1. SparkEV says:

                      I doubt Leaf will come with Sulfur batteries.

                      Pretty much everyone in the industry agrees that LiIon is best kept in human comfortable temperatures. For anyone to suggest 140F as acceptable is just plain insanely ludicrous.

                  2. Nick says:

                    “Basically, temperature increases LiB’s performance in a short term by increasing its capacity. But it also increases the degradation rate of Qm as shown in Fig. 5.”

                    Higher temp seems to improve all LiCo performance characteristics except degradation rate. Surprising.

              3. ModernMarvelFan says:

                “Besides, latest studies found that the optimal discharge temp is as high as 140F”

                Completely FULL of CRAP.

                That is 60 deg C. No battery will discharge well at that temperature. That is asking for trouble. Which study are you referring to? Are you cherry picking data. Yes, provide the links or you are just spinning crap here.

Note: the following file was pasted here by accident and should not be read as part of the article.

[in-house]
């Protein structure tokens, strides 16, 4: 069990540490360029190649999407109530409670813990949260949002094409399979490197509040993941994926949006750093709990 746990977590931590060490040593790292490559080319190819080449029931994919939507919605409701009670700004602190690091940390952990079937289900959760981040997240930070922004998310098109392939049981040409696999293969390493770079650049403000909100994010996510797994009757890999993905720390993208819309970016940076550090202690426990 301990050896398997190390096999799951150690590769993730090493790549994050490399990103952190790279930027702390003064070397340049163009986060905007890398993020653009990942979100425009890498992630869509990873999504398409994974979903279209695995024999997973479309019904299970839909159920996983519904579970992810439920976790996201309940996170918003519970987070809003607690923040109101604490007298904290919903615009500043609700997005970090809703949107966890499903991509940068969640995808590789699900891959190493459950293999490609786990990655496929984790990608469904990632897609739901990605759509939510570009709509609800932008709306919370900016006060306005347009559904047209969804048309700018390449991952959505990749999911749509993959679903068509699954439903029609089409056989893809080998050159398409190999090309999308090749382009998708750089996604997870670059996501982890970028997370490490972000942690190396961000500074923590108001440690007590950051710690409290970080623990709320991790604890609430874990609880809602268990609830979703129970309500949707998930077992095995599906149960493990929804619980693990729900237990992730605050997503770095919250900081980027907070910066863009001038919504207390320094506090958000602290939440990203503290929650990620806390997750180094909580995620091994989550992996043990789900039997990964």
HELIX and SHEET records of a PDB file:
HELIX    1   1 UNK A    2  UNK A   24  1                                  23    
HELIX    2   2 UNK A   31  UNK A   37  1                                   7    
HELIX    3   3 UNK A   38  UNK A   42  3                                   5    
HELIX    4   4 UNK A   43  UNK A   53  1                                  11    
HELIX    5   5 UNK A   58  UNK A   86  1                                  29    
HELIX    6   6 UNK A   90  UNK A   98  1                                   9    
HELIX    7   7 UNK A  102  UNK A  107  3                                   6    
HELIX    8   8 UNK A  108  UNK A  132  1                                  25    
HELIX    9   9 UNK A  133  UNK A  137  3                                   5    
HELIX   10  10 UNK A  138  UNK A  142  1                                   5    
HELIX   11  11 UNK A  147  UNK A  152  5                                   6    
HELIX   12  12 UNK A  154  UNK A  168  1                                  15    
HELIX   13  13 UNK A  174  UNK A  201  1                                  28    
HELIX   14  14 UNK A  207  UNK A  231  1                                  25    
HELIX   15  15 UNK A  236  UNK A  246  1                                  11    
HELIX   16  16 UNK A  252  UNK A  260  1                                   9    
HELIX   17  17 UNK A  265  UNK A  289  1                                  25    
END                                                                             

2. SparkEV says:

              I stopped by 5 different DCFC, mostly just to see how clogged they are. Every single one had Bolt + something, mostly i3 and few Leaf. There was one near the coast with Bolt + 3 Leaf. I don’t know if it’s due to Leaf people knowing not to use DCFC in hot temperature and drove out there, or just by coincidence.

              In fact, I don’t wait much for Leaf these days. I think free charging Leaf people saw DCFC always occupied with Bolt and they just go home. Unfortunately for them, they’d also be waiting tons if they actually needed to use DCFC.

              1. Ziv says:

                The EVGo DCFC near me is always blocked by Leaf taxis. All the time. The only person driving a Bolt or an i3 is there is after midnight.

                1. Ziv says:

                  ARghh… EVGo CHAdeMo…

                2. Ziv says:

                  CHAdeMO doesn’t work for a Bolt or i3, so whoever I was seeing talking about charging at 1230 am was not driving a Bolt or i3… Sometimes I wonder about my own sanity…

                  1. Dan says:

                    Most EVGo are dual – Chademo and CCS. It’s not that hard. Press button for SAE or ChaDeMo. Pick up correct connector. Press Start.

                  2. SparkEV says:

                    Perhaps too many 420?

                    1. William says:

                      Or, not enough at 12:30a.m. , which is way late to be needing an F.C. D.C. electron bump!

          2. Djoni says:

            An another undocumented comment?